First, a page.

Finding a calling far from home

By July 6, 20176 July 2017

Finding a calling far from home

Persia Sayyari’s path to the BC Coroners’ Service took her via Constitution Hill, a former prison in Johannesburg where men and women who fought apartheid were once incarcerated.

Home to South Africa’s Constitutional Court and the offices of the South African History Archive (SAHA), it’s where she worked as an intern with the Young Lawyers International Program in 2012-13. Her experience there shaped her decision to pursue a career with an investigative role – as a coroner who conducts preliminary investigations of unnatural, unexpected or unexplained deaths.

It’s a long way from SAHA, an independent human rights archive that preserves histories about struggles for social justice and uses access to information laws to support present-day activism.  But the work was an eye-opener for someone who, as an articling student, had been frustrated with how the human elements of a case can be ignored during litigation.

“At SAHA, I saw first-hand how thorough investigations could expose multifaceted stories and lay the foundation for preventing future injustice,” Sayyari said in an email. “It validated my belief that there’s value in knowing the whole truth, no matter how disturbing – and is a major part of what motivated me to become a coroner.”

The Young Lawyers International Program provides opportunities for Canadian law graduates under 30 to spend a year working overseas with host organizations on legal, justice-related and policy issues.

The interns, who are not qualified to practice law overseas, take on a variety of tasks, including research, analysis and writing, justice and rights advocacy, assisting with training programs, setting up consultations and raising public awareness.  They receive a monthly stipend based on the cost of living in their placement city. To be considered, candidates should be involved in extra-curricular activities related to access to justice and have an interest in pursuing a career in that area.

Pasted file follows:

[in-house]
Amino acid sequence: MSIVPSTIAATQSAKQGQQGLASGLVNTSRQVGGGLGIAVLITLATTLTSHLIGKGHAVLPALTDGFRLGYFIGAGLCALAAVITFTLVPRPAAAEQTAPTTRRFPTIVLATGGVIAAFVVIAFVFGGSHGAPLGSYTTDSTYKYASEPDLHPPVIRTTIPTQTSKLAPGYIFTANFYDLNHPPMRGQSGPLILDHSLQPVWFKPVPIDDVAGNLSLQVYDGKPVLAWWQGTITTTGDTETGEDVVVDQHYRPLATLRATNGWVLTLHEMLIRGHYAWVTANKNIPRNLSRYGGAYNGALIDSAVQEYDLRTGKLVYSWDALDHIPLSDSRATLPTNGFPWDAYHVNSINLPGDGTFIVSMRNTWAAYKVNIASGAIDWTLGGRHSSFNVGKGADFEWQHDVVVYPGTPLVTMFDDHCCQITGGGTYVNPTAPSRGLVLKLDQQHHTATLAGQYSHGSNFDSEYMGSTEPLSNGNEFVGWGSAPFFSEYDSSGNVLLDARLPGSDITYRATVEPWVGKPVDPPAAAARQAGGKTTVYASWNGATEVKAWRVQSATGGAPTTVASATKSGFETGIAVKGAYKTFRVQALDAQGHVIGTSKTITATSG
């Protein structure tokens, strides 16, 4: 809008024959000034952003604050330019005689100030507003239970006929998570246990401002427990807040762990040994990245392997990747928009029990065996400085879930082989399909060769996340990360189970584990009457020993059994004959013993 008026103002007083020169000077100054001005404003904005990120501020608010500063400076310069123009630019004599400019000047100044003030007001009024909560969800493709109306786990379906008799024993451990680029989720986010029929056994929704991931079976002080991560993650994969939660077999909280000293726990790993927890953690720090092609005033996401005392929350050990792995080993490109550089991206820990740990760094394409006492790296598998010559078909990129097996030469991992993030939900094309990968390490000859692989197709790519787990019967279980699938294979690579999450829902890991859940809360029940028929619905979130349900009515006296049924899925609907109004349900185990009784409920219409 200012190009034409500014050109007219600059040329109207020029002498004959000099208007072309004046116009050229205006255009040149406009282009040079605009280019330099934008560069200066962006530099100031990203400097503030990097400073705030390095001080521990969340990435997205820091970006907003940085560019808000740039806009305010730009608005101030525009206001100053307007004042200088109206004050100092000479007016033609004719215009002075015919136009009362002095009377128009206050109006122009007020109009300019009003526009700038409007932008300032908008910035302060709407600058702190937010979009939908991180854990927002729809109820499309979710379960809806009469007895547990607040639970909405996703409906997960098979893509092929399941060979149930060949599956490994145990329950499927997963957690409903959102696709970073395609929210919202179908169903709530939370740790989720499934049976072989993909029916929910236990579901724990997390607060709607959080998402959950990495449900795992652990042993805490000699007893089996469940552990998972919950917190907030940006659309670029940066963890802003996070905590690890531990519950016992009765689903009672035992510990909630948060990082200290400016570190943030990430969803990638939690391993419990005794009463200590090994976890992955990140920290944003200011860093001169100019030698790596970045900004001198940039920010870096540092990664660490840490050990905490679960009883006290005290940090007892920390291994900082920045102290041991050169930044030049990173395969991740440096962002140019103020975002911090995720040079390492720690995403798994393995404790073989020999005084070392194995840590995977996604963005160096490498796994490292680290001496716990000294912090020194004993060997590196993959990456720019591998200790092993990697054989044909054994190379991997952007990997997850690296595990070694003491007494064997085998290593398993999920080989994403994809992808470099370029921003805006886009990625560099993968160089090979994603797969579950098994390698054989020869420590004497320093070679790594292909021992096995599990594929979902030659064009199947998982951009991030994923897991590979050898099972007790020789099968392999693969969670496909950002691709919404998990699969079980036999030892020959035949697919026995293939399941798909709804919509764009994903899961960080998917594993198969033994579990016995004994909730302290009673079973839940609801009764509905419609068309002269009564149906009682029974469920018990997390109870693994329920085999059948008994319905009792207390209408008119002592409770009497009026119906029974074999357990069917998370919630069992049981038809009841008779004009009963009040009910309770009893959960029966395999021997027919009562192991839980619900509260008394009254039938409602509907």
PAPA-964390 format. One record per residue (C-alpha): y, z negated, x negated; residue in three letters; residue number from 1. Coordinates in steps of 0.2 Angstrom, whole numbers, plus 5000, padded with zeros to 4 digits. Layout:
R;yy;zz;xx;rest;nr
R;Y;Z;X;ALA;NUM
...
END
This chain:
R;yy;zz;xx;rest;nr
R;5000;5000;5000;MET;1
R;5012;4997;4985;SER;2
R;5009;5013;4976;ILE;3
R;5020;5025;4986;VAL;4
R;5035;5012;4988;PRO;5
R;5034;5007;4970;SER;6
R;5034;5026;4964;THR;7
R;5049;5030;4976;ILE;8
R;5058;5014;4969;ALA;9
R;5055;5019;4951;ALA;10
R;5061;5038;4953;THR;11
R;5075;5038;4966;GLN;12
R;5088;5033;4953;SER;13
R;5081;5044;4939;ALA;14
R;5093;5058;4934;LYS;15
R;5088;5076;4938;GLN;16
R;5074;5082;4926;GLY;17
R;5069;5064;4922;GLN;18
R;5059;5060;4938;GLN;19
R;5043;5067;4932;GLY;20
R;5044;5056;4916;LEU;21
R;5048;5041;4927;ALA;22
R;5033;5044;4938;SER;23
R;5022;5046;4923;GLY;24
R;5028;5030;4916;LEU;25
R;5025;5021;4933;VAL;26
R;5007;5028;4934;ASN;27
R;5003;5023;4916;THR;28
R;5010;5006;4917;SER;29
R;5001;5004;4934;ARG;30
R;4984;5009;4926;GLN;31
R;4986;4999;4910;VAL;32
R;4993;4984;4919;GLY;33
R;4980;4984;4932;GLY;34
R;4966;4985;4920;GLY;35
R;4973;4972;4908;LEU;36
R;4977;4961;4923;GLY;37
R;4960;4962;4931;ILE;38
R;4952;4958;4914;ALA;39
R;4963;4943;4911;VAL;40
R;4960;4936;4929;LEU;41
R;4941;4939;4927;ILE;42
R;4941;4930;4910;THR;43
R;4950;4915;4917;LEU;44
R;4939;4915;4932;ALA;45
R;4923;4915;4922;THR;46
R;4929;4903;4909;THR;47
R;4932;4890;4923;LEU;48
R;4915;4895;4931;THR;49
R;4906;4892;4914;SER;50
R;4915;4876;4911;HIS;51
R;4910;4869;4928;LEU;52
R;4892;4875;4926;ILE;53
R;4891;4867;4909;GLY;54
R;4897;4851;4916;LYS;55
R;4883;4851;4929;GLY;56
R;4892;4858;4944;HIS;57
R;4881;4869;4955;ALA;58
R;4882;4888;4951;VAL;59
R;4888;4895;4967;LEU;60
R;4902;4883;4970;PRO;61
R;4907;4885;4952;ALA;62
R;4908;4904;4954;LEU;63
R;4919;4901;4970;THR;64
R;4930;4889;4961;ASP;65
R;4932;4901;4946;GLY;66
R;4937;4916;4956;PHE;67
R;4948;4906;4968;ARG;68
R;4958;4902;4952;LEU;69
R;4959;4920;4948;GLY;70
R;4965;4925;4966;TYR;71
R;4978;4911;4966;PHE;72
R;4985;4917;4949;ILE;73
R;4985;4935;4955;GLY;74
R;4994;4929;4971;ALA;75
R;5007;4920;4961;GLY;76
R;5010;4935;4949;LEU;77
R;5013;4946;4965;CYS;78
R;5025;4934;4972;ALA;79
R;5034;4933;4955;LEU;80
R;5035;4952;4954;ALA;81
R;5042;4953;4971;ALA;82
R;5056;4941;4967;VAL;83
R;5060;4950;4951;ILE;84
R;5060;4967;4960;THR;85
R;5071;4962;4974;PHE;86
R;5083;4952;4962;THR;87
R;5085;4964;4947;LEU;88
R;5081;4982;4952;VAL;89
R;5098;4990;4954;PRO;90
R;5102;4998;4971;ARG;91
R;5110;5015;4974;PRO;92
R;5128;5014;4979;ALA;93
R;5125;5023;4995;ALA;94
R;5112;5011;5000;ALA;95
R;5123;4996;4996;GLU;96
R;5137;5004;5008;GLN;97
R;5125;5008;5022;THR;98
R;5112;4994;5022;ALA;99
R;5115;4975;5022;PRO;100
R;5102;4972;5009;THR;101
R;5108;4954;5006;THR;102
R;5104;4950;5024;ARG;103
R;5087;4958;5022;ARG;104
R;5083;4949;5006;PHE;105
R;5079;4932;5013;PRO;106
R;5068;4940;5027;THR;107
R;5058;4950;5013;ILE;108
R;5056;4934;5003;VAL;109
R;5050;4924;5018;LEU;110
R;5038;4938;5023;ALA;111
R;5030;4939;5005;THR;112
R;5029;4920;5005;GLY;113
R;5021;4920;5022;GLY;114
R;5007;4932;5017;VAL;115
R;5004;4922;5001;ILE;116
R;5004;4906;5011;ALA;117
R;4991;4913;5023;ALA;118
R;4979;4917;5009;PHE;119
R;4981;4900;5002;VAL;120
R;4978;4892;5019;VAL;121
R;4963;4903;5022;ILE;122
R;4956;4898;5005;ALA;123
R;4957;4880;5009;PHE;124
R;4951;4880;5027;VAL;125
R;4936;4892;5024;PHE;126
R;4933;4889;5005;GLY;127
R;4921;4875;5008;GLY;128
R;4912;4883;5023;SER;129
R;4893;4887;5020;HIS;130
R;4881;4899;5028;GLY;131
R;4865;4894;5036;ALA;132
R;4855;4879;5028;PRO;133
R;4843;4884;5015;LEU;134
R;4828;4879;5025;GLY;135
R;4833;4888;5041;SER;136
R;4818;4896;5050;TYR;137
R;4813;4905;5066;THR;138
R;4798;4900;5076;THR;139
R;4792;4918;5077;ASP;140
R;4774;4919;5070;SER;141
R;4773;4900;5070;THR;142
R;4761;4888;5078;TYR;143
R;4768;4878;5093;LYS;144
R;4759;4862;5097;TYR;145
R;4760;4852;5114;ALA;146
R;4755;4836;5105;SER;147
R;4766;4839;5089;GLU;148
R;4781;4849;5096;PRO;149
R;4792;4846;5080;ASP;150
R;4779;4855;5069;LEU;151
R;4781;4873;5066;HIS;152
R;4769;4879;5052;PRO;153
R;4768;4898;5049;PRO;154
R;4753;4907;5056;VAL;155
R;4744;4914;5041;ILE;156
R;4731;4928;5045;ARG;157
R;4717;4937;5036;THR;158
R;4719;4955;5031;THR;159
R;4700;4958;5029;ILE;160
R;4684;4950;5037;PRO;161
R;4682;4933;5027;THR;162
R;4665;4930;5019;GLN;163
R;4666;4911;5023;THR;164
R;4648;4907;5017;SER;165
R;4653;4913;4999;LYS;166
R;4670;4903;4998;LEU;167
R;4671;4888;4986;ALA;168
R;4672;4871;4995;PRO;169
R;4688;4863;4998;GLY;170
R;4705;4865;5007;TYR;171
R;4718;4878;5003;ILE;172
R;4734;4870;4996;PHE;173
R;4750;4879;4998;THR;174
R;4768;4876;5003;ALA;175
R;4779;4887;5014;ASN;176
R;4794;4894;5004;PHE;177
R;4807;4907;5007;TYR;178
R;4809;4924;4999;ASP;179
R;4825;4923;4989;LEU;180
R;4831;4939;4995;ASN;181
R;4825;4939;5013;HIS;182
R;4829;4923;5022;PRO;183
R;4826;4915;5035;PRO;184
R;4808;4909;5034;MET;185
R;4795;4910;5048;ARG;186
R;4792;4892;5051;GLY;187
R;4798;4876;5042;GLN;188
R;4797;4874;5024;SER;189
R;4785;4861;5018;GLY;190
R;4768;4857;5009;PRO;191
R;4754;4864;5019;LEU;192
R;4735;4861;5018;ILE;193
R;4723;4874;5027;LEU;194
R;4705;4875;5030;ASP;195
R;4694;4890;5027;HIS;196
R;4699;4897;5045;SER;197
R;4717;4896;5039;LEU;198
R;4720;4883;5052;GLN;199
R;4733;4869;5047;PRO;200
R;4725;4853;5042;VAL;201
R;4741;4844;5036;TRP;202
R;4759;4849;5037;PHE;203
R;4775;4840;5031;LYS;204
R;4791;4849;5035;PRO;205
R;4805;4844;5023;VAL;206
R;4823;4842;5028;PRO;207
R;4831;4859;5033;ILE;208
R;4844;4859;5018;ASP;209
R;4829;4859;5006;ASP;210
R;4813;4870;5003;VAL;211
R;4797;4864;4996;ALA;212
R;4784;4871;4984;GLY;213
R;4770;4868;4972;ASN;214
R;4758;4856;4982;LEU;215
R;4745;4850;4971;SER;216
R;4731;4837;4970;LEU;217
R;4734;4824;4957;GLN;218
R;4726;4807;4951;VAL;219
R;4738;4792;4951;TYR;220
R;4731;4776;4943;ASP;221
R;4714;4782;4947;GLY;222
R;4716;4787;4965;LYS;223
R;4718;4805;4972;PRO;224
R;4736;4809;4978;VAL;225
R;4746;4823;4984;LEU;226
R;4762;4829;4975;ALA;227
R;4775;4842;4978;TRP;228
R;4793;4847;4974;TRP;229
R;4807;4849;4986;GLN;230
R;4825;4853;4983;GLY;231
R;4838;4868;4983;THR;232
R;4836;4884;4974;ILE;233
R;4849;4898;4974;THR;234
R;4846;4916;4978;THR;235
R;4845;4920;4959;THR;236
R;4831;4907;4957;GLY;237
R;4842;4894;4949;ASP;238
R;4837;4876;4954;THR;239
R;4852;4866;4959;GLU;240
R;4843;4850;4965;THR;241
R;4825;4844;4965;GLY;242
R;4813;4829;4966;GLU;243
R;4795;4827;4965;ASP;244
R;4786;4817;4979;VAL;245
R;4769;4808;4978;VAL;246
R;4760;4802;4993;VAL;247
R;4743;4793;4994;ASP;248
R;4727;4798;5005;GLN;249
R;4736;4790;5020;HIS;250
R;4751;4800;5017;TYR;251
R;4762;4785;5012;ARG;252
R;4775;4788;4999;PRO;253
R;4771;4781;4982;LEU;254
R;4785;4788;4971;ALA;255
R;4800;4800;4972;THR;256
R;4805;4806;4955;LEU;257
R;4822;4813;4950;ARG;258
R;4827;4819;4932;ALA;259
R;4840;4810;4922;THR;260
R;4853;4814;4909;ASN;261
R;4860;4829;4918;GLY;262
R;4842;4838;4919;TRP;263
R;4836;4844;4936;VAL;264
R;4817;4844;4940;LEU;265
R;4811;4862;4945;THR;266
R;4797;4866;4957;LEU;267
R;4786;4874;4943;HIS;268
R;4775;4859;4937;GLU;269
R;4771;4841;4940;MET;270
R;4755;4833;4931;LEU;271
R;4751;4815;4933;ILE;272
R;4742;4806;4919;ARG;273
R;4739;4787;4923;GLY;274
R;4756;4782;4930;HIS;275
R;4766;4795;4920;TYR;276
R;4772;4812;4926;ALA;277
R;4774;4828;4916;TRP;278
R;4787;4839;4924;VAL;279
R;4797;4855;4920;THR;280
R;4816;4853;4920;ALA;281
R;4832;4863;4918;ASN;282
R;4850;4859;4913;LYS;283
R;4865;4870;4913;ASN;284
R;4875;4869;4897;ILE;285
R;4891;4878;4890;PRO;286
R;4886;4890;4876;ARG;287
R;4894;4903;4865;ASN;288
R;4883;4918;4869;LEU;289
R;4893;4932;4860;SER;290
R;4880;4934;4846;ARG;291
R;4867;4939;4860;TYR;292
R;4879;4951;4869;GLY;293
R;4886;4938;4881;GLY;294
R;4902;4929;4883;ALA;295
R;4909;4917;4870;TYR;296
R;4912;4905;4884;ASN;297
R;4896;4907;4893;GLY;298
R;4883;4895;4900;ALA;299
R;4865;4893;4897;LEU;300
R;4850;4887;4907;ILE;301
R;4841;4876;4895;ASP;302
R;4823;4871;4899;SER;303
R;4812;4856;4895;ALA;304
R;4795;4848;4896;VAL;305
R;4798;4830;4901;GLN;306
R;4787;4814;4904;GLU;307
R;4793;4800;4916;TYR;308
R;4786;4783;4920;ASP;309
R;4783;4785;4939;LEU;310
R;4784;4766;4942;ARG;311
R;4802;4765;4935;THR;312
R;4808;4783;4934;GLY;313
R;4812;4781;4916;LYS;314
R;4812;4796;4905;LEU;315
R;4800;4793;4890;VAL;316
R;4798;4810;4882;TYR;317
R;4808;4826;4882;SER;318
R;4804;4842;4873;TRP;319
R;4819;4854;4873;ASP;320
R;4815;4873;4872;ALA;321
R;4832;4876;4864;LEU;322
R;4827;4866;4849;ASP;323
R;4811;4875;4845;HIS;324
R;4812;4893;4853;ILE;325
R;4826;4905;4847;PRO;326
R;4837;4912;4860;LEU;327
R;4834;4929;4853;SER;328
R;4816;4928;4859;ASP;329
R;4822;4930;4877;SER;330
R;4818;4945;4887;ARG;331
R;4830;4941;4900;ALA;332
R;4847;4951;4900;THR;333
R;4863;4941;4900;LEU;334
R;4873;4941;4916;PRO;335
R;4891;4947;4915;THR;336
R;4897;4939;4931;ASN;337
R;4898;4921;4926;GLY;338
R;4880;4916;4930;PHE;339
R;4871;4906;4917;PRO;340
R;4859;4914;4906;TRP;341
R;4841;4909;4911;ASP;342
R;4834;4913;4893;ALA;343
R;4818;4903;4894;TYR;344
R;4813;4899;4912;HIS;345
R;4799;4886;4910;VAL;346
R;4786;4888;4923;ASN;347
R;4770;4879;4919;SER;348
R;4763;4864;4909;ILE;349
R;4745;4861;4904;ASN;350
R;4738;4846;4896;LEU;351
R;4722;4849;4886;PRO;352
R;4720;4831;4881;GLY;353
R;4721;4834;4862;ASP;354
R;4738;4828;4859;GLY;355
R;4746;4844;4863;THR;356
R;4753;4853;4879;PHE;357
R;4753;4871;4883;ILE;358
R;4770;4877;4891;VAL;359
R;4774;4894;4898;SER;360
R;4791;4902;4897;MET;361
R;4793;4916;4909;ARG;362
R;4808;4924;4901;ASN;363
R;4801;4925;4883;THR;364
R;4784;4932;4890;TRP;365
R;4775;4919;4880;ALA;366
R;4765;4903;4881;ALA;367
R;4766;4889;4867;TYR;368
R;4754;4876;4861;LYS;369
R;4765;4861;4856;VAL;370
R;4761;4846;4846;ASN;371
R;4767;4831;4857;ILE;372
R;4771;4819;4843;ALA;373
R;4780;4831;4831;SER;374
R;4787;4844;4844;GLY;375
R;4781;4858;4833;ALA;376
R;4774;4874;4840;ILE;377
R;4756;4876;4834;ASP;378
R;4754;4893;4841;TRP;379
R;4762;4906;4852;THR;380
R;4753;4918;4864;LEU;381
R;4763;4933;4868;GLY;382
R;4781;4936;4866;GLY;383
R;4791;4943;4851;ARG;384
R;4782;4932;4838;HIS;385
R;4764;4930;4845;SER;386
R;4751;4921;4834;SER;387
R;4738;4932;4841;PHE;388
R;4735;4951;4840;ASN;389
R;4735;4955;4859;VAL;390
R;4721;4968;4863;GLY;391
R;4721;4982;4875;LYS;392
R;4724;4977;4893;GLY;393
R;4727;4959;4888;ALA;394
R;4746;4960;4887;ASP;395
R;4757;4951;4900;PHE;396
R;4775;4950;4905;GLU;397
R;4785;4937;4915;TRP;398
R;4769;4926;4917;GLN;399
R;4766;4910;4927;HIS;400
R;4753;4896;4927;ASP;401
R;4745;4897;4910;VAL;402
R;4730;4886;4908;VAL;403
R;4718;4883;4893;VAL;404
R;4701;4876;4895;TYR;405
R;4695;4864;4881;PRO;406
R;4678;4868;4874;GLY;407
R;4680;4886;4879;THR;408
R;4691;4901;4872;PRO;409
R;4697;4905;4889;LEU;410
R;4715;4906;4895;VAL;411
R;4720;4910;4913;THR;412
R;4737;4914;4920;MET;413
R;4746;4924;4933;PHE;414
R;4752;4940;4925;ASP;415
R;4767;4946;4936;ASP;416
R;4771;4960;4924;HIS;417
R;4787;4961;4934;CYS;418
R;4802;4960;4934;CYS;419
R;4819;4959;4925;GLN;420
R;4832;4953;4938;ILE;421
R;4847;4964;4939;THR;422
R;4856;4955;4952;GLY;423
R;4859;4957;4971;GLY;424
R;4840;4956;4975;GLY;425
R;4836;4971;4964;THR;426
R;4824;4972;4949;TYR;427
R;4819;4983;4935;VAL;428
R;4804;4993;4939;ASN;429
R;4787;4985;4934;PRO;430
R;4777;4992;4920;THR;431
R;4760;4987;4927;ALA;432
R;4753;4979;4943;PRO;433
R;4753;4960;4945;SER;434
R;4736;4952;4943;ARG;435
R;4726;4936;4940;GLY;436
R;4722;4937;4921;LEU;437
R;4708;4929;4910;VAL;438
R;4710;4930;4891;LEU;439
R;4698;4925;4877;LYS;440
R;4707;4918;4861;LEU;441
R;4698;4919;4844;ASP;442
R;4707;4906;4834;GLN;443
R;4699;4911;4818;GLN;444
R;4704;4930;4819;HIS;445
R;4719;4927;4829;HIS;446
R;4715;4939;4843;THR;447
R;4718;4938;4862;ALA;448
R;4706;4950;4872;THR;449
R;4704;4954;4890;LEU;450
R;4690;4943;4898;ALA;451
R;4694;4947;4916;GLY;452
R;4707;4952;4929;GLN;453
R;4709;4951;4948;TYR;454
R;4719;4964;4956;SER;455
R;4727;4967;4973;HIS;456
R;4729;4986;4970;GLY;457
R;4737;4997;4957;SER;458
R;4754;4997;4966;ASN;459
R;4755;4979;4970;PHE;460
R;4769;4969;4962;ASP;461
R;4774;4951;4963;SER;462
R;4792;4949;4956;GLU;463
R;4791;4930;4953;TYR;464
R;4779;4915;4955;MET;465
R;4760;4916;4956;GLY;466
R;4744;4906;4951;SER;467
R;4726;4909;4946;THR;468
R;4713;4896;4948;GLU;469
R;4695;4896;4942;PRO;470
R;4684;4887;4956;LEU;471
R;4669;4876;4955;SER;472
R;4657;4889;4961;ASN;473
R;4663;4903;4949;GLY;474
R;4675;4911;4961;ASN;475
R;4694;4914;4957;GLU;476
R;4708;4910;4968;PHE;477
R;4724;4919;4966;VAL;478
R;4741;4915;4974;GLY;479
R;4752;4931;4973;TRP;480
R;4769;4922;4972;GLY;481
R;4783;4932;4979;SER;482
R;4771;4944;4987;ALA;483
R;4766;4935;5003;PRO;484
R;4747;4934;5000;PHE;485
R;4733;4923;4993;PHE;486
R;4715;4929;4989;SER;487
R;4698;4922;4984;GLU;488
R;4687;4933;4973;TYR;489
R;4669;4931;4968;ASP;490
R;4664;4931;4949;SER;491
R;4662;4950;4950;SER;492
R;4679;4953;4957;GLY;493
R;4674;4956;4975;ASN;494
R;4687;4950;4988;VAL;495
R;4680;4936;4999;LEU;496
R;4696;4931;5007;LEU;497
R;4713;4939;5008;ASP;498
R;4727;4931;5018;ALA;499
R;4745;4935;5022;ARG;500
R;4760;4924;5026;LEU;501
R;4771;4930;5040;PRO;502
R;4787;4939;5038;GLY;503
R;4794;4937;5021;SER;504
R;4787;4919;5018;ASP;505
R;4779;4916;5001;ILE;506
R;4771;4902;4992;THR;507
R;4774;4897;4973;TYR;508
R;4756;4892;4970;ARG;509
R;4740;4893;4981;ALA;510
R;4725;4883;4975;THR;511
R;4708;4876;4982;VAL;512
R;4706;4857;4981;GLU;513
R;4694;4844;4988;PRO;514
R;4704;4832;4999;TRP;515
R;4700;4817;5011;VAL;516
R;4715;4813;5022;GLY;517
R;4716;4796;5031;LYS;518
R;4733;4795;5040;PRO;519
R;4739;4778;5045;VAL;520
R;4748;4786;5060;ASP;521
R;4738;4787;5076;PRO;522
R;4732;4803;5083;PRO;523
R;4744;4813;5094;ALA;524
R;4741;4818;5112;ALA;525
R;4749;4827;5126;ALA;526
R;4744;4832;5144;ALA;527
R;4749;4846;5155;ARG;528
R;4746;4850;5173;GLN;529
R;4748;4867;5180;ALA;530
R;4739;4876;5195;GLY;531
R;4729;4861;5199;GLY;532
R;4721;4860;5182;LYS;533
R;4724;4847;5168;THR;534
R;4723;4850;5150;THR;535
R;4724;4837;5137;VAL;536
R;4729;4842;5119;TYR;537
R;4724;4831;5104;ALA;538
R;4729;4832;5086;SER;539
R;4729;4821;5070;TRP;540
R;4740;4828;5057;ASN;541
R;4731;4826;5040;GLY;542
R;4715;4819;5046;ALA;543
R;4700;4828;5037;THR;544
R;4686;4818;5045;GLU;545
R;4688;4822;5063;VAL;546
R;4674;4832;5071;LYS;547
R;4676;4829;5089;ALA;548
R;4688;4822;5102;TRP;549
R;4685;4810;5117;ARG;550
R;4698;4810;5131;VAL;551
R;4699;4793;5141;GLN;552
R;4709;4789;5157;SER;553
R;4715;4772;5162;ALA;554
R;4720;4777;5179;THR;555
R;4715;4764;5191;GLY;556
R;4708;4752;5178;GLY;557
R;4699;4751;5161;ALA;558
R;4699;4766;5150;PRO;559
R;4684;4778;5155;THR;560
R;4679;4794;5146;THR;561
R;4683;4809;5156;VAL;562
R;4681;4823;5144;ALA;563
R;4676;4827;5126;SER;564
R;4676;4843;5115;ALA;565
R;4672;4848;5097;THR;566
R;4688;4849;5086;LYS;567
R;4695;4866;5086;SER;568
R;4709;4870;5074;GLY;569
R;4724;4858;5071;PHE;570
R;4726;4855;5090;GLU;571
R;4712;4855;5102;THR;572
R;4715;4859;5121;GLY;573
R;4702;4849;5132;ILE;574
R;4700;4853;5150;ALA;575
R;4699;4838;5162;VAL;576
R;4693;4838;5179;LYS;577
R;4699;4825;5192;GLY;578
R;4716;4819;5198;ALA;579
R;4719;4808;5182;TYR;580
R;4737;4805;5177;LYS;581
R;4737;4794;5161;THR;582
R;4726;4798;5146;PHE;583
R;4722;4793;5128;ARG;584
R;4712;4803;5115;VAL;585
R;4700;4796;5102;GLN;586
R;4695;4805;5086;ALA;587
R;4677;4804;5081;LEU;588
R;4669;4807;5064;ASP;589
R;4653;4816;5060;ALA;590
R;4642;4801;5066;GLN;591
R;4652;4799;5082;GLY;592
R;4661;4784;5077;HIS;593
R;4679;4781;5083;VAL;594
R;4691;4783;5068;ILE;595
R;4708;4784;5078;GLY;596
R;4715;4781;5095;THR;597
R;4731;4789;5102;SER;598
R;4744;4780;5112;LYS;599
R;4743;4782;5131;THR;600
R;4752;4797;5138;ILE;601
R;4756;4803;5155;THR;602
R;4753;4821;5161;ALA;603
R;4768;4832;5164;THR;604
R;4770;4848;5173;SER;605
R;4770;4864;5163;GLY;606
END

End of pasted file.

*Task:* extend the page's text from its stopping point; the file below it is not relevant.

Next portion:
The program is funded by Global Affairs Canada as part of the Youth Employment Strategy. The CBA has applied for further financial support and hopes to resume YLIP in the coming months.

Joshua Lam was placed in Nairobi with the Kenyan section of the International Commission of Jurists (ICJ Kenya).  His work with the East African International Criminal Justice Initiative took him to Gulu in northern Uganda where he was profoundly affected by what he heard at a community forum held with victims of the Lord’s Resistance Army, NGOs, government officials and community leaders.

They had gathered to discuss how to pursue justice and peace in the wake of the LRA’s reign of terror that had seen more than 30,000 children abducted for use as child soldiers while more than one million northern Ugandans were moved to protective camps.

“It was gut-wrenching to get personal accounts of the devastation that individuals, families and communities had suffered as a result of the conflict,” he said in an email. “[But] it was humbling to see how positive, proactive and courageous all the individuals were in trying to find solutions and ways forward.”

“If you continually paint individuals and people as victims, one can easily start to view people as weak and helpless. That was definitely not the case at this meeting.”

Lam, who stayed on with ICJ Kenya for another year after his internship, said his professional skills grew “immensely” during his tenure. He attributed that to working with an NGO with a limited budget but high aspirations – the lack of resources meant the entire team had to work together to solve problems ranging from getting a new website up and running to bringing a class action against the government on behalf of victims of sexual and gender-based violence.

He has since returned to Canada where his wife is completing her medical residency. He plans to pursue international human rights law again in the future, but in the meantime does pro bono work related to access to justice issues.

 “I feel my experiences in Kenya as an YLIP intern really made me into the lawyer I am today.”

Learn more about YLIP at and

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